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Natural rate of conversion to the new rules
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Natural rate of conversion to the new rules

This provides a view of how the proportion of the CSA caseload based on the new scheme rather than the old scheme will increase over time, even without a full conversion.

The ways that cases come under the new scheme

A CSA case will conform to the new rules for 3 main reasons:

1.

New cases
Cases starting since 3rd March 2003 will start under the new rules. (This includes cases that are considered to be such cases because they were closed then restarted after a period of at least 13 weeks).

2.

Linked cases
Where a case is started under the new rules, if the PWC is already a PWC of a different case under the old rules, or the NRP is already an NRP of a different case under the old rules, the old case will be converted to the new rules. (A parent cannot have a the same role in 2 cases under different rules).

3. Converted cases
At a date (called the "conversion day") in the future, all cases still under old rules will be converted at the next payment date to the new rules (subject to phasing-in where relevant).

This page is restricted to types "1" and "2" - in other words, what will happen before "convesion day"?

Natural conversion

This estimate is simply a month by month picture, starting at the beginning of March 2003 (when there were no cases under the new rules), for up to 3 years after this. It is unlikely that conversion day will be as late as 3 years after 3rd March 2003, but no-one actually knows.

These are the assumptions built into the spreadsheet used to provide this graph.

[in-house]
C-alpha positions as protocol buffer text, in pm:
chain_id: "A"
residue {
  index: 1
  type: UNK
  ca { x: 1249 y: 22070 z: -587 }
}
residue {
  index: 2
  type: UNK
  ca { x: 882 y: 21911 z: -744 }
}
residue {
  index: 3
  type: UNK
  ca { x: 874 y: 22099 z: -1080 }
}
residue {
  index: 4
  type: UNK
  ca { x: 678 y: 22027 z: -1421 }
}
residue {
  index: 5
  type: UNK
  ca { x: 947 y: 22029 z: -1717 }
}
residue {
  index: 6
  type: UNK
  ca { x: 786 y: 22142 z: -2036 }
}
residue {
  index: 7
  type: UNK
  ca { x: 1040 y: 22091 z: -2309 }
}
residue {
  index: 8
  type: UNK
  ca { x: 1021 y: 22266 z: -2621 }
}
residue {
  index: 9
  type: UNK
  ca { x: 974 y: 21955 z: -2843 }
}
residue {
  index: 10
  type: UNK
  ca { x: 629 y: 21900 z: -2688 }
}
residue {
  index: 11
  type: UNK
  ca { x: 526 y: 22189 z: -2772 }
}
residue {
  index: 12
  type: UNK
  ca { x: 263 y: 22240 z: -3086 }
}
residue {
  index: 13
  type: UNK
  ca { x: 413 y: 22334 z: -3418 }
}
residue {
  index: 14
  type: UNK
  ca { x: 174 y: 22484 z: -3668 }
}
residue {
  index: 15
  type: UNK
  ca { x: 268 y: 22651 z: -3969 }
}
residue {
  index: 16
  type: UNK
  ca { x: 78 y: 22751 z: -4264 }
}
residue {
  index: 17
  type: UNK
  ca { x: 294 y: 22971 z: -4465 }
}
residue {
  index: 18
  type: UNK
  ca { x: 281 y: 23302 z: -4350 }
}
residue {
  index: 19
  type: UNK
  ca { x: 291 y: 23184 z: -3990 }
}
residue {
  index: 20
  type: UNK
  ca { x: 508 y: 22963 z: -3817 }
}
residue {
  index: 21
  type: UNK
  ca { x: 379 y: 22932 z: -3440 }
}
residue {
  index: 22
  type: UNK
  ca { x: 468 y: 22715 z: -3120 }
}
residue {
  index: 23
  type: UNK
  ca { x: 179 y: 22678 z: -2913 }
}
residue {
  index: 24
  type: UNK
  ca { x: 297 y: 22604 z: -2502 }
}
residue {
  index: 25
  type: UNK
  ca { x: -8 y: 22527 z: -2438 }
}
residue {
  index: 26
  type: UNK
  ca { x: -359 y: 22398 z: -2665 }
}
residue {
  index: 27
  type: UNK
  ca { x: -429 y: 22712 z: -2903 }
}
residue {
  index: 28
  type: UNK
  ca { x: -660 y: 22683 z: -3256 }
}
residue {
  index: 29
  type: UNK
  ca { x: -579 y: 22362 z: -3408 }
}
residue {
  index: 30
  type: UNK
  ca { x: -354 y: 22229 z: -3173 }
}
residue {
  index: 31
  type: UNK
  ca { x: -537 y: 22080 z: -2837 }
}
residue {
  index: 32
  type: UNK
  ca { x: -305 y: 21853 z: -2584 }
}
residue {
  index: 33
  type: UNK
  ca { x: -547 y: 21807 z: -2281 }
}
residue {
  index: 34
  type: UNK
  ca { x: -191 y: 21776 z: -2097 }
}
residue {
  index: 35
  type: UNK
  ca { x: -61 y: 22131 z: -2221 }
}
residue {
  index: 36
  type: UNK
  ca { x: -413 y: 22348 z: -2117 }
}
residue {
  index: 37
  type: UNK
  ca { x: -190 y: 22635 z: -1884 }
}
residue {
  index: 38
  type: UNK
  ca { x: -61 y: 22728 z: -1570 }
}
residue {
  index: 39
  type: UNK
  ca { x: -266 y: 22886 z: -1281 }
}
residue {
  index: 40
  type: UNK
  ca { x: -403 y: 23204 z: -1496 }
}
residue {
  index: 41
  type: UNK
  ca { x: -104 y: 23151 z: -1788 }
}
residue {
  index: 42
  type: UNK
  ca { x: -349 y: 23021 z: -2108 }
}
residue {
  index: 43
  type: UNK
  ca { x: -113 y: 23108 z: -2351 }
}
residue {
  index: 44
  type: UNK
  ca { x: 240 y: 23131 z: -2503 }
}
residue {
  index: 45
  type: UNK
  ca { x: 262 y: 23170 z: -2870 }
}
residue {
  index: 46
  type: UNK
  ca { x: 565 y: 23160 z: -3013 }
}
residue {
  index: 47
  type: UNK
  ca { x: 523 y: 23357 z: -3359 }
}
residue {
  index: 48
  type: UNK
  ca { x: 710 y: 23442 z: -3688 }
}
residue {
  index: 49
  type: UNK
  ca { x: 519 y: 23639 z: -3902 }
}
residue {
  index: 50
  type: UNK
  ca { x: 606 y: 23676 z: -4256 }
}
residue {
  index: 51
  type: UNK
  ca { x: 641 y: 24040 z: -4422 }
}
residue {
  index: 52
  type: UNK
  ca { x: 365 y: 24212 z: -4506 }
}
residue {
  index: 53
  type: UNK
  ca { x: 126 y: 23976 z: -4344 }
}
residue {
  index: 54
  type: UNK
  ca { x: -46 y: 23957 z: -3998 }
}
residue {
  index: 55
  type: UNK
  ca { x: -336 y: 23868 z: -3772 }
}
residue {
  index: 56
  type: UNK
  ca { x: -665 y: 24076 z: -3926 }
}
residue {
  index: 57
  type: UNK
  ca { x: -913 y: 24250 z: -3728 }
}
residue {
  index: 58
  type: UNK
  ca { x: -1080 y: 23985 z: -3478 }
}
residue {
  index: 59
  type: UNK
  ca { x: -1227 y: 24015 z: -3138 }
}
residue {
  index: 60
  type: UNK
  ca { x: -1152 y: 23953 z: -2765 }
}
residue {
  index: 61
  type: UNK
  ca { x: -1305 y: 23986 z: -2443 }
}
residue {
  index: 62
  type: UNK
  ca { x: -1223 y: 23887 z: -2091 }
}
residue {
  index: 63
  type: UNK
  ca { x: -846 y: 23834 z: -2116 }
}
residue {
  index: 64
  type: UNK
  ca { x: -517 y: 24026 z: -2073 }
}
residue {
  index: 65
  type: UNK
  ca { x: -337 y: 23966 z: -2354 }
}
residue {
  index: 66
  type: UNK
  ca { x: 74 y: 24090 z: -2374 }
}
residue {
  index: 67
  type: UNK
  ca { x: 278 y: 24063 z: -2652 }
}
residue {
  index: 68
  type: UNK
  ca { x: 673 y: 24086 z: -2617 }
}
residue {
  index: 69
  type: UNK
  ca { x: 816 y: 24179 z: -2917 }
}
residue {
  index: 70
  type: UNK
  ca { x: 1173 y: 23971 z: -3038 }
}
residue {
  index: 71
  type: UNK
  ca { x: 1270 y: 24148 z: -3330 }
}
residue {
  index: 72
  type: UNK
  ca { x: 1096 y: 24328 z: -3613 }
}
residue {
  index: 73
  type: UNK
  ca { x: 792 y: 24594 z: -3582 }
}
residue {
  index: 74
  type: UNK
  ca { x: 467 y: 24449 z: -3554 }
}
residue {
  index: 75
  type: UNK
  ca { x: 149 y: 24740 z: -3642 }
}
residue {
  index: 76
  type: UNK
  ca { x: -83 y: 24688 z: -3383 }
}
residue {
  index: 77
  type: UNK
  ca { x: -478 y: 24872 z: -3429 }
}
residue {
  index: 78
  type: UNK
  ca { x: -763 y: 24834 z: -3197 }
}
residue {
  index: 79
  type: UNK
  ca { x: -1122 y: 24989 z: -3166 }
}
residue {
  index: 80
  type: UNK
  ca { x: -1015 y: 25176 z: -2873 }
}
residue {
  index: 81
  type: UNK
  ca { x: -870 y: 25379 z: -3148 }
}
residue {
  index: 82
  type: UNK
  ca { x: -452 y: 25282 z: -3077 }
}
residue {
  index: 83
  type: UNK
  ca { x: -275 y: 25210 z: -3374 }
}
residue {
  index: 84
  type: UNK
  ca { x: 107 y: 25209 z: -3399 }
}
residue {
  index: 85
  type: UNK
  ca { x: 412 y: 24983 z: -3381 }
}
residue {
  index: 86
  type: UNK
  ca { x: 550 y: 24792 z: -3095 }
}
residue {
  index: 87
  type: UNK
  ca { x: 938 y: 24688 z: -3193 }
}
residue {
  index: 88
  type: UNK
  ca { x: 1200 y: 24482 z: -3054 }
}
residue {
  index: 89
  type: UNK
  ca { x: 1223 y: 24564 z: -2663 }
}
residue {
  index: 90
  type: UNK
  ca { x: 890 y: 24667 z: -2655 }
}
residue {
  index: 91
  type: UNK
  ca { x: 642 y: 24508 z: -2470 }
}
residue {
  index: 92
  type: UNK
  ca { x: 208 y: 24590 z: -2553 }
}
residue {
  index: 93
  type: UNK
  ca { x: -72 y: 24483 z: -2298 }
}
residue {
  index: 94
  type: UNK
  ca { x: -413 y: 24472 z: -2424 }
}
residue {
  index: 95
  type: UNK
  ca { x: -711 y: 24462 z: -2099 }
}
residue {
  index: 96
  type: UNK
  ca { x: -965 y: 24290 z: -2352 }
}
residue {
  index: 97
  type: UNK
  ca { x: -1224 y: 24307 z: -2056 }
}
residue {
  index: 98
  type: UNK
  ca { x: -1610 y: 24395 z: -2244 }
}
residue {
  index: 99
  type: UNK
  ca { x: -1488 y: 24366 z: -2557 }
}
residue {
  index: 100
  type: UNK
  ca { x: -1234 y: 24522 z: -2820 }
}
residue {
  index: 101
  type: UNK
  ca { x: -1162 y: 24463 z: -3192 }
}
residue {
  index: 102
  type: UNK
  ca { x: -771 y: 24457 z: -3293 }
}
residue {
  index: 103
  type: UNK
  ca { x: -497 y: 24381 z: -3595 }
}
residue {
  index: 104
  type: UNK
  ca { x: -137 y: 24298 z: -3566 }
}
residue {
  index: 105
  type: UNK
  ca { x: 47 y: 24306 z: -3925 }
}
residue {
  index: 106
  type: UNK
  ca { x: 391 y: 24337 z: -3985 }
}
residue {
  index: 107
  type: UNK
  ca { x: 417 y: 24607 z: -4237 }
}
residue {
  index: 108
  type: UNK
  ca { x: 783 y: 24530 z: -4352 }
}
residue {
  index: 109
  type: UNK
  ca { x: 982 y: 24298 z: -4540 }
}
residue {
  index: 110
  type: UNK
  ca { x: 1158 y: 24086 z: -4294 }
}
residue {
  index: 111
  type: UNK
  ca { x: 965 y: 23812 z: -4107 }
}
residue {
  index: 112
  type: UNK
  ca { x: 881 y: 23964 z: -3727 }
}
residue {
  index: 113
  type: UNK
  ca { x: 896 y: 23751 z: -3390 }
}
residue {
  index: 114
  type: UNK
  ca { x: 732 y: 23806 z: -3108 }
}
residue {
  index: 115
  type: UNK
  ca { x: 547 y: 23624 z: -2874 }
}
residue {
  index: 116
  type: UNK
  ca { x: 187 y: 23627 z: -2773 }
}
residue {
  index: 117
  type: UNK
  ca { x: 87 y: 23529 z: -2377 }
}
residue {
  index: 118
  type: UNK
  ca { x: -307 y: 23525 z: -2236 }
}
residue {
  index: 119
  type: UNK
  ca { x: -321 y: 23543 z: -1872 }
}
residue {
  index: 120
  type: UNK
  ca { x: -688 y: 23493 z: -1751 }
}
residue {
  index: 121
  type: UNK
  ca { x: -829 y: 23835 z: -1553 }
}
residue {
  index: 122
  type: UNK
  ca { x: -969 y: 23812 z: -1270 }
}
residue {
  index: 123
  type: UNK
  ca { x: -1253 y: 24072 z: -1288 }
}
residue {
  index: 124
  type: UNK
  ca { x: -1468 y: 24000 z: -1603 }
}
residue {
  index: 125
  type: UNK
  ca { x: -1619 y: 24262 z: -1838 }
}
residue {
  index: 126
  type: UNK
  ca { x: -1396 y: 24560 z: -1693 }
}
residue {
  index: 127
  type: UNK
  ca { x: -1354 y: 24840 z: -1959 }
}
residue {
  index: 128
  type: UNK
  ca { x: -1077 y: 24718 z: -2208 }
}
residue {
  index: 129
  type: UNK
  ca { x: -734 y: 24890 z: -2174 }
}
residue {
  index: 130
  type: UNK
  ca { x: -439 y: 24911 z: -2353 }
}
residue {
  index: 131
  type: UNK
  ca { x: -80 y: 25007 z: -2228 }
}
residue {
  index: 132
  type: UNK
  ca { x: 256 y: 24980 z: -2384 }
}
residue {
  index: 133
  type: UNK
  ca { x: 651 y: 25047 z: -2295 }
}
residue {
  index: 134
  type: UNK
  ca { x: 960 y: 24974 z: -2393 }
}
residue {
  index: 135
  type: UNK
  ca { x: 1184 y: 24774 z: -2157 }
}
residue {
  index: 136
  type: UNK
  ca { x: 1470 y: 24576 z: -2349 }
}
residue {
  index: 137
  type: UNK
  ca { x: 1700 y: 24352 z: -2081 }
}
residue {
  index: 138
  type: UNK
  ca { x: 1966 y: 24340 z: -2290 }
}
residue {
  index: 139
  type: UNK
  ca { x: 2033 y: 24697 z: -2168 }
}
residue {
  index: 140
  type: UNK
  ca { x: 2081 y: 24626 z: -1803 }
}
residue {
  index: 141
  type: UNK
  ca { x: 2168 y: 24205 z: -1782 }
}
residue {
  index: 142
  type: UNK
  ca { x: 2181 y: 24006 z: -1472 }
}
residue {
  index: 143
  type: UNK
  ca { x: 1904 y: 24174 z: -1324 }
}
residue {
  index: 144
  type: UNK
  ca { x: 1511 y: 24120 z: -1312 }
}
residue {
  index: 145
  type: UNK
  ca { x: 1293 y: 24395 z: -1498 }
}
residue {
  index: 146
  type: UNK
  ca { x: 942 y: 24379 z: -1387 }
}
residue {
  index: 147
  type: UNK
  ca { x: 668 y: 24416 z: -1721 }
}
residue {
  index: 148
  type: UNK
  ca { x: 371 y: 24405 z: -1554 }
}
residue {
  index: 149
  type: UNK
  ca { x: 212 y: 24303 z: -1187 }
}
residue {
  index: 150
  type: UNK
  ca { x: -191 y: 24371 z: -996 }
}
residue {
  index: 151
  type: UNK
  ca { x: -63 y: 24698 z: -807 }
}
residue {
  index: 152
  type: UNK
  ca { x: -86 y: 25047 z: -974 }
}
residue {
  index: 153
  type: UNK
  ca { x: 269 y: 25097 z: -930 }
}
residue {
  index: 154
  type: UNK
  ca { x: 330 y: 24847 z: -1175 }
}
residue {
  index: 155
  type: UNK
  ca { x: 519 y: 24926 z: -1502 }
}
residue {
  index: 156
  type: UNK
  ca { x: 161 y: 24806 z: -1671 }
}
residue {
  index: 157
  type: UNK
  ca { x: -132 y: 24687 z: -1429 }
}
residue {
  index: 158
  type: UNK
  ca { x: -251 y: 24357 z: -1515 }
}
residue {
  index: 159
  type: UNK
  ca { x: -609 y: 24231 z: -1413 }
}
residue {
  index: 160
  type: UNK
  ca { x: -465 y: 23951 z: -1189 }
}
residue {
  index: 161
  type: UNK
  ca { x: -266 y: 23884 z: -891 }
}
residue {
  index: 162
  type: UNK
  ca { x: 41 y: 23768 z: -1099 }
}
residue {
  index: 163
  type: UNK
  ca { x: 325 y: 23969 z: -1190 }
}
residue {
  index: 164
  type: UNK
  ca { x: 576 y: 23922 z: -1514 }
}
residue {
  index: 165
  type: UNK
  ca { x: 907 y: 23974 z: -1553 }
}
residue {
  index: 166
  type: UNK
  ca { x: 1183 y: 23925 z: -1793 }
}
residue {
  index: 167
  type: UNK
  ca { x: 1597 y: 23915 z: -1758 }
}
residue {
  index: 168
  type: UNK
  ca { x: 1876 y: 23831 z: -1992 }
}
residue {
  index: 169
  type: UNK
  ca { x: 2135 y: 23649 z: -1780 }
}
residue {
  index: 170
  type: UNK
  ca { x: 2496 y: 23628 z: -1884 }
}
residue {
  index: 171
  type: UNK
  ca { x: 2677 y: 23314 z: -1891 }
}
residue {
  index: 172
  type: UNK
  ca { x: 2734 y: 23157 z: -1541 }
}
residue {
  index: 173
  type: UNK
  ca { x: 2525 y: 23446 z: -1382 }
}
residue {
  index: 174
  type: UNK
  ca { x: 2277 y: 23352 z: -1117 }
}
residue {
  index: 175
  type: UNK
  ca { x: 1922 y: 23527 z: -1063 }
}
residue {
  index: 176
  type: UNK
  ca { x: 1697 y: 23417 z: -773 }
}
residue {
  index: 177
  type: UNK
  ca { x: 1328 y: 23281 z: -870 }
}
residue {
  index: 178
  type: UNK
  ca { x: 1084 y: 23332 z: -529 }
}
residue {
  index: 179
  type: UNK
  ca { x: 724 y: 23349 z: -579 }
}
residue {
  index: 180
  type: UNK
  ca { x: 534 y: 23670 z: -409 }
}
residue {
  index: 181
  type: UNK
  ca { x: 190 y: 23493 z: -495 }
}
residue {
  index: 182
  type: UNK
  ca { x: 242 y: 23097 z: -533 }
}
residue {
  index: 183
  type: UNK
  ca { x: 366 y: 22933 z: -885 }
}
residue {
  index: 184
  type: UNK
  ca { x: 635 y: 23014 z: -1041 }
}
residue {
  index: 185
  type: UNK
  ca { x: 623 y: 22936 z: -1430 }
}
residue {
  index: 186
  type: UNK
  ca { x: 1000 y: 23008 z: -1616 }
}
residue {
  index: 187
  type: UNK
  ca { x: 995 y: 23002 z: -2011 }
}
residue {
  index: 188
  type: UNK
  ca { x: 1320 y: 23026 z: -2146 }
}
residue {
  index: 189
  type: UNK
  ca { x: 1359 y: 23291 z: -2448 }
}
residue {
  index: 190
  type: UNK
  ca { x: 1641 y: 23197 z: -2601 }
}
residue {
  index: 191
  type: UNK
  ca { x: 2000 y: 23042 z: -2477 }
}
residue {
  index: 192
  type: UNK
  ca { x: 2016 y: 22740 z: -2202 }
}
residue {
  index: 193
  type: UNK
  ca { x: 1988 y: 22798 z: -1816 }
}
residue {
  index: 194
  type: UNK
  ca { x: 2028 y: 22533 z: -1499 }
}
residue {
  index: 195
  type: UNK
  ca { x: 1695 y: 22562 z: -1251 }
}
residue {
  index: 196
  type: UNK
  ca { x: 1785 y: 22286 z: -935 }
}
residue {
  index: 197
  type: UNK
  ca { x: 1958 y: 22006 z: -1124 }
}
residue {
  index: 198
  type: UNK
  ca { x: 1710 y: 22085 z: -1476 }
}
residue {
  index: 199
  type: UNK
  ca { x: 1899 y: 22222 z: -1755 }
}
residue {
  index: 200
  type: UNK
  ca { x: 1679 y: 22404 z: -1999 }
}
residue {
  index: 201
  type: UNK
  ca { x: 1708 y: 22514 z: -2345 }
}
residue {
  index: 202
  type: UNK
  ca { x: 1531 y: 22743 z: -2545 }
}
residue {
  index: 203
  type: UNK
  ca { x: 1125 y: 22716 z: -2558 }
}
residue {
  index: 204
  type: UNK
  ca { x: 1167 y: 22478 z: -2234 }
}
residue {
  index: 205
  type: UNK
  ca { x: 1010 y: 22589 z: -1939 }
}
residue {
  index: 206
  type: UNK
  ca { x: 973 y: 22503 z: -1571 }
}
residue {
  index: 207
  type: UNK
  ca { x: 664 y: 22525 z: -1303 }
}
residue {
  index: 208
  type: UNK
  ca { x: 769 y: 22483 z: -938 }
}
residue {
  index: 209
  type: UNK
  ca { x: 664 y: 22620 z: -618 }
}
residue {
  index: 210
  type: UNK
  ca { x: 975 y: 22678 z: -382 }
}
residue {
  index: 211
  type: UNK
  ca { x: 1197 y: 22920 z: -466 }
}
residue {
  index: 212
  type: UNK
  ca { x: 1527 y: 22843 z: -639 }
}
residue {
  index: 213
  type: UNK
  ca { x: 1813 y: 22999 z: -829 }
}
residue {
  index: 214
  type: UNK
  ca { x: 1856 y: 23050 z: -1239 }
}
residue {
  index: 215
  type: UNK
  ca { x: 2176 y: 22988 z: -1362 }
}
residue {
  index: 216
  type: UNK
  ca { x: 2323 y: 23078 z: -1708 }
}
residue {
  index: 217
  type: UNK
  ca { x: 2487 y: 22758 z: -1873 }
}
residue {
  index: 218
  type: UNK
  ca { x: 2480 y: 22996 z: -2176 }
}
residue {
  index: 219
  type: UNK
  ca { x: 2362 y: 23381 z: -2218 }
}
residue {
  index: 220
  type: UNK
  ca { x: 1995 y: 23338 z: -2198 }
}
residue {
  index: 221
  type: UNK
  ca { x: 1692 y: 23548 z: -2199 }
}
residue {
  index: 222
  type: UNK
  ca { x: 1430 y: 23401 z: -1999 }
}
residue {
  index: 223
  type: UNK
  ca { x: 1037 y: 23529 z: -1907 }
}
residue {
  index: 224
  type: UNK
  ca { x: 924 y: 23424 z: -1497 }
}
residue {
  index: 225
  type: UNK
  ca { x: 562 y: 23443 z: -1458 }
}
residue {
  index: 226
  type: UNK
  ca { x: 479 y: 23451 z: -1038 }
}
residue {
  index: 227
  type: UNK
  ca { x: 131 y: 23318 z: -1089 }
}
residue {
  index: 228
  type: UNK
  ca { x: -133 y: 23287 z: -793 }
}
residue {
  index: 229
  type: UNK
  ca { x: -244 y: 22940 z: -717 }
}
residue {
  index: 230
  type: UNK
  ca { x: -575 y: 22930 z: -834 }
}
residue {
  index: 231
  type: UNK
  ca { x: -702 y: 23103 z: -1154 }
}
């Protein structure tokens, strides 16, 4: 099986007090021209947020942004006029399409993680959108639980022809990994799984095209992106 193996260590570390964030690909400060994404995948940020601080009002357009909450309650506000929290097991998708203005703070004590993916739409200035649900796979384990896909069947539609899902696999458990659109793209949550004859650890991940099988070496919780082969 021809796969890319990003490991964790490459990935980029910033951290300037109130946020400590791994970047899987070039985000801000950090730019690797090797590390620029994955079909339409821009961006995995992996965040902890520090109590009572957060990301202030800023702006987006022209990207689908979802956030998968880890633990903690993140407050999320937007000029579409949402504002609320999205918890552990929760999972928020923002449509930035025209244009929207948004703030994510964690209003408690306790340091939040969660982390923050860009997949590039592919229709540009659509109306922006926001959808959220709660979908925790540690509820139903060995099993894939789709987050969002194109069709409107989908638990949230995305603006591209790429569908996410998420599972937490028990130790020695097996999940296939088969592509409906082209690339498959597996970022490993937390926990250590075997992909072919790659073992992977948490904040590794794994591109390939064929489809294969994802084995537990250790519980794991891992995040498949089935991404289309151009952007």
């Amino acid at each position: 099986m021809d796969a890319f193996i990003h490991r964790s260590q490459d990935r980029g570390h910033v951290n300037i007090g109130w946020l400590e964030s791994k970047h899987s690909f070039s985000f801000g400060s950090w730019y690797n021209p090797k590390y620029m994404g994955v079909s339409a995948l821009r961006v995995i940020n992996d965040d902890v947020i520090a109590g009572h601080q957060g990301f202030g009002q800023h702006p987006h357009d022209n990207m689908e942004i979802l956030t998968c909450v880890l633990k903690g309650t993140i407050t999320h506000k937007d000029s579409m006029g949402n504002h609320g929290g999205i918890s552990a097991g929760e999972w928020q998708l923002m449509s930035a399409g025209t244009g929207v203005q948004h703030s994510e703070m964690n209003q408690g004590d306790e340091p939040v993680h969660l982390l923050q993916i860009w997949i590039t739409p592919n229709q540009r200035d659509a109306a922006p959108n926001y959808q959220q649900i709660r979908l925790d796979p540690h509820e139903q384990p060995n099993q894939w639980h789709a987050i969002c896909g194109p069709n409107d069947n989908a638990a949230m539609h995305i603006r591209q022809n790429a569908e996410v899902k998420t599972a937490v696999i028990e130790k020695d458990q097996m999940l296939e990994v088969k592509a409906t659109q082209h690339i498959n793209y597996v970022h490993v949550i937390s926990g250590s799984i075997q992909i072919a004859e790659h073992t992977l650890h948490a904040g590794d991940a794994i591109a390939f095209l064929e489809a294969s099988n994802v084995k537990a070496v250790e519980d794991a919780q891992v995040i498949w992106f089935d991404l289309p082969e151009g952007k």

1. The starting caseload at 3rd March 2003 is taken as 1,088,000, estimated from the state at November 2002. [3]
2. The caseload is taken to increase about 15,000 per year. This is estimated from CSA statistics over a number of year. [1] [2] [3]
3. The number of new cases per year is predicted to be 340,000 per year, based on statements made in Parliament. And the number of closed cases per year is this number minus 15,000, hence leading to the above increase in caseload per year. [4]
4. 20% of new cases are linked to existing cases (old or new). Hollis stated this in Parliament. [5]
5. Whether the cases that are linked to are old rules (hence converted before conversion day) or are new rules is in the same proportion as the proportion of old to new cases in that month. (This is a plausible assumption to enable the sums to be done, but isn't supported by any evidence).
6. Whether the cases that are closed in any month are old rules or new rules is in the same proportion as the proportion of old to new cases at the time. (This is an assumption to enable the sums to be done, but isn't supported by any evidence. Furthermore, because it implies that the probability that a case will be closed is independent of its age, it is less plausible than some of the other assumptions, and for the very oldest cases is wrong).

The graph on the right shows the approximate proportion of the total caseload that are under new rules. (If conversion day doesn't occur within the timeframe).

Start of March 2003: 0% (the new scheme started 3rd March)

Start of March 2004: 31%

Start of March 2005: 53%

Start of March 2006: 67%

References

[1] Child Support Agency - Quarterly Summary Statistics (November 2000)
[2] Child Support Agency - Quarterly Summary Statistics (November 2001)
[3] Child Support Agency - Quarterly Summary Statistics (November 2002)
[4] Response to a Parliamentary Question about the number of new cases per year
[5] Statement by Baroness Hollis of the percentage of cases linked to new cases

 

Page last updated: 5 July, 2004 © Copyright Barry Pearson 2003